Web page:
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Marc Silver on Breast Cancer

Marc Silver on Breast Cancer

When Marc Silver's wife was diagnosed with breast cancer three years ago, he was far from a perfect caregiver. In fact, he wished he had a book to help him face the challenges ahead. Drawing upon his skills as a consumer journalist at U.S. News & World Report, he wrote Breast Cancer Husband: How to Help Your Wife (and Yourself) Through Diagnosis, Treatment, and Beyond. Silver is now an editor at National Geographic as well as a national lecturer, speaking frequently on the topic of clueless breast cancer husbands. Here, he shares some of his experiences.

What was it like for you and your wife during those first few weeks after the breast cancer diagnosis?

It was insane. I think that in some ways that first month is the hardest, because usually the diagnosis drops out of the sky. It's not like you've had these mysterious symptoms. In Marsha's case, she went in for a follow-up and she'd had a lot of them before, so she wasn't worried. And then all of a sudden you're in crisis mode, where you've got to find out what the diagnosis is and who your doctor's going to be all in a matter of weeks.

Is it important for partners to go to doctor appointments?

Marsha would give me a pass. She'd say, "Oh, you don't have to come to this doctor's appointment." But I just knew that I had to come. Sometimes the tendency of the patient is to say, "I can handle it," but maybe she really does need you.

Being there for her physically is so important when she's going to all these doctors' appointments, to take notes for her and to hold her hand and to bring a tape recorder. If you're not there, you're not on the team. She's going to go to the doctor and then tell you what he said, and that's not the same as being there and seeing the reaction on her face.

What was it like for you being a breast cancer husband?

I remember one Sunday I was out driving, doing errands, and it was also right after 9-11, so it was just a really weird time, and Ray Charles came on singing America the Beautiful, of all things. And all of the sudden, I heard these weird noises, and it was me sobbing aloud. I just thought, I'm really going crazy. And I didn't tell anyone because I thought, oh my God, I'm just losing it.

Do most husbands experience something like this?

When I was writing, many men told me that they cried in the car. It's this place of release. It's very therapeutic to let it all out. One guy told me he used to cry every time Barry Manilow sang Can't Smile Without You, and he hated Barry Manilow. I wish I had known when I was crying that other men go through this. You're not going crazy if you're crying in the car.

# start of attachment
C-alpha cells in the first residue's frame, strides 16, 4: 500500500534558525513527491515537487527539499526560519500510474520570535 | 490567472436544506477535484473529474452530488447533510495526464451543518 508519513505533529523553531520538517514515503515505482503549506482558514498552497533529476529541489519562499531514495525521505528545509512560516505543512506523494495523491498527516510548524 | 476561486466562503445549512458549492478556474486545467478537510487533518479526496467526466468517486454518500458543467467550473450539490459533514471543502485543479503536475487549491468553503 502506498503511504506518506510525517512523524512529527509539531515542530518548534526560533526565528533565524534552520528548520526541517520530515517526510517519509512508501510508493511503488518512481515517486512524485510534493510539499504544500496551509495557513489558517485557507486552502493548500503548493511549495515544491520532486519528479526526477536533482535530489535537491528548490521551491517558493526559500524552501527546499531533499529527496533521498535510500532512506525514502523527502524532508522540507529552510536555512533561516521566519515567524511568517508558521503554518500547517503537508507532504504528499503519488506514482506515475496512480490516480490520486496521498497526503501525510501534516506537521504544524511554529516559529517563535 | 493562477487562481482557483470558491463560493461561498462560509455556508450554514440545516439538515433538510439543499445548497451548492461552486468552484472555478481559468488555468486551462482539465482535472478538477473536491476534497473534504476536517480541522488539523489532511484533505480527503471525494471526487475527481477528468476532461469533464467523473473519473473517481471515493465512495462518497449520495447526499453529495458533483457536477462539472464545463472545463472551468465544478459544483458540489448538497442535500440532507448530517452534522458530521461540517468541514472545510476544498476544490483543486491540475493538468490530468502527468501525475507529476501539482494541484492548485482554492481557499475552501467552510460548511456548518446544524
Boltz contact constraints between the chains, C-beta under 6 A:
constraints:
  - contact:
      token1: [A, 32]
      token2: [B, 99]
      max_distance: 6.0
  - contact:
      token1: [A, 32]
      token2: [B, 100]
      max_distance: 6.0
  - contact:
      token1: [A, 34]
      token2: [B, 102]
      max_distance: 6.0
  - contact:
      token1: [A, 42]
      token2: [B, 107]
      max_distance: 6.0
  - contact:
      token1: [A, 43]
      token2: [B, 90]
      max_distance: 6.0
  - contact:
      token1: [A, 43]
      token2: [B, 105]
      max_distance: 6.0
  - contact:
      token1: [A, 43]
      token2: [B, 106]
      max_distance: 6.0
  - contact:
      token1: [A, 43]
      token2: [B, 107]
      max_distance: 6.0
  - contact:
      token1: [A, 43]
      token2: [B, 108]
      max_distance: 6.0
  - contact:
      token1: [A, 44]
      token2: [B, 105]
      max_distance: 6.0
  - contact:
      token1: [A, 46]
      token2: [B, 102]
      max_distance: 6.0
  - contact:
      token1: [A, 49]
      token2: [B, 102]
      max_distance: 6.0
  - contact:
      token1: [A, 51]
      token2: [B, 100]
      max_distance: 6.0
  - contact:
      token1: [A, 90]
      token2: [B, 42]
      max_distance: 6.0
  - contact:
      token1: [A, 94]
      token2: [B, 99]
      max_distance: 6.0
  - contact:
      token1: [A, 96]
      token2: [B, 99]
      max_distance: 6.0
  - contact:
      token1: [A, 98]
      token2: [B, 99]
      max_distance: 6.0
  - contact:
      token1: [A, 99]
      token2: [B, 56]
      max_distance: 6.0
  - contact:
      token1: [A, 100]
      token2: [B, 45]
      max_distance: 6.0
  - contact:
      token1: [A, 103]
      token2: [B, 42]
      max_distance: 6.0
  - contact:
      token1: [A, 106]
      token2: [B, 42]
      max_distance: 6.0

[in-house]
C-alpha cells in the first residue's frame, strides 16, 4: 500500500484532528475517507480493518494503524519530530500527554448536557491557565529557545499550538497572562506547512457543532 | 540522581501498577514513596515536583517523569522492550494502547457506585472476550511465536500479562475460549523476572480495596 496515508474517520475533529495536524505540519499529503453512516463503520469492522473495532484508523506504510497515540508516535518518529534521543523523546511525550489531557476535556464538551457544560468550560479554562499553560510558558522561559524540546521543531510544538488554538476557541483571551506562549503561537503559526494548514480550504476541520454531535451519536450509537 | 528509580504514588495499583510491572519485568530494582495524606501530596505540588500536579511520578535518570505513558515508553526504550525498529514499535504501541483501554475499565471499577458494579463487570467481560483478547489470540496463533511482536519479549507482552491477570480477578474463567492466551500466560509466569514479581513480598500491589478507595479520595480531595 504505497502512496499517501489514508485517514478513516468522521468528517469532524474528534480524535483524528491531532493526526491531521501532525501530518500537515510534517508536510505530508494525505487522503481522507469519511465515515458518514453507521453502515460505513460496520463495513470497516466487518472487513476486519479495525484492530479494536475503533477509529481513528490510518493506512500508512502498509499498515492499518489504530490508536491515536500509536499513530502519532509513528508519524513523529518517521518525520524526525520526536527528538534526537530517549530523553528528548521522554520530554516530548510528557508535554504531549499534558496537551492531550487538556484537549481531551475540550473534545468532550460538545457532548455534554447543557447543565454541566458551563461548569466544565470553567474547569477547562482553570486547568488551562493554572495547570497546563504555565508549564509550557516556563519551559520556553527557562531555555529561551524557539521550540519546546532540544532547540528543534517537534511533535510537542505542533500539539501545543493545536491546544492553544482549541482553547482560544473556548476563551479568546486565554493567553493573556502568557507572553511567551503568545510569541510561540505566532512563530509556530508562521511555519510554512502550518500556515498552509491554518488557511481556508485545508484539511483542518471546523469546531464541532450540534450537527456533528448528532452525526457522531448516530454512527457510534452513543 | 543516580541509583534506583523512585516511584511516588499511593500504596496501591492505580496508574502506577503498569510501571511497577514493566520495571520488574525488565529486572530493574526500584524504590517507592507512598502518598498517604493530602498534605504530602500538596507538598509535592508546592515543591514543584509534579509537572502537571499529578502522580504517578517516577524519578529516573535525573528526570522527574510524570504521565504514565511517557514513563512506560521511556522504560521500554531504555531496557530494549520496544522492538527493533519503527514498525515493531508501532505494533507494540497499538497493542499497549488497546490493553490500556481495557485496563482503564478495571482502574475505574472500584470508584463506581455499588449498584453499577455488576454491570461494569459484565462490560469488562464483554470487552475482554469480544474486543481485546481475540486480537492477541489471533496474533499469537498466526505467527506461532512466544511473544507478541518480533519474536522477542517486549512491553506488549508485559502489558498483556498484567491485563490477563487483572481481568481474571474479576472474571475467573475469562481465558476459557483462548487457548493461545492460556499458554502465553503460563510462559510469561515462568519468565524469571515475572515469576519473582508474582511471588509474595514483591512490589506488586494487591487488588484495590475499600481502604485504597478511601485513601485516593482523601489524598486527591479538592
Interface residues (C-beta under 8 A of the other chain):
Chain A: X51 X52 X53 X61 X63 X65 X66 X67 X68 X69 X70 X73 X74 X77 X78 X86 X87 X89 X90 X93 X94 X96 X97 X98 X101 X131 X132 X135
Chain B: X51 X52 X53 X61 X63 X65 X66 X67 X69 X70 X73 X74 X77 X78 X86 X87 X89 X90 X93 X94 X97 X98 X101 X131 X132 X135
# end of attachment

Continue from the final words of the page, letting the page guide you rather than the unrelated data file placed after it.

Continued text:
Was breast cancer difficult on your marriage?

Nothing can tell you how it will affect your marriage. It puts a lot of stress on every marriage. I talked to some couples who thought their marriage was fine, and when the breast cancer came along, the marriage just went to pieces. I talked to other couples where they were having trouble in their marriage, and somehow the husband found new strength after this diagnosis, and then the husband and wife grew closer together. It's like everything that came before didn't matter, because it is a real test of a relationship. If you're lucky, you can grow closer together, because it really is like going into battle together.

How did you manage to find humor in daily life?

The day that the humor returned, we went to a wig salon. There are all these boxes of wigs around us, and they were amazing wigs. So I asked Marsha if she would mind trying a few of them on for me. These were like Dolly Parton wigs, and things like that. And we just laughed so hard. It was all this pent-up anxiety and fear. We were in this crazy moment, sitting in a wig store, laughing like hyenas, and I'm sure everyone must have thought we were out of our minds, because it wasn't a place that catered to cancer patients. And it was great. After that, we tried to have some fun whenever we could.

How can men help women get through this?

A lot of guys want to run in and fix things. "Shut up and listen" is the Breast Cancer Husband's motto. I used to feel like a failure when my wife was depressed. I'd feel like, I've got to cheer her up and if I can't, I'm not being a good husband. Well, I had to learn that it's okay for her to have these feelings, and it's better to just be there to listen.

I know that there are some women who don't want help and want to do it all alone, and the husband thinks she's doing great and she doesn't need help. But it's important to ask what she wants. It's not like you have to run a marathon. You just have to be there for her and spend time with her.


What is the belief you personally go to during times of change?

Just suck it up and move on.

The best thing about change is...

...It makes you appreciate stability.

What’s the best change you have ever made?

Getting married to a woman I love, who has brought out the best in me (and is still trying to stamp out the worst in me.)

For more information on Marc Silver, visit www.breastcancerhusband.com.

Posted: 9/10/08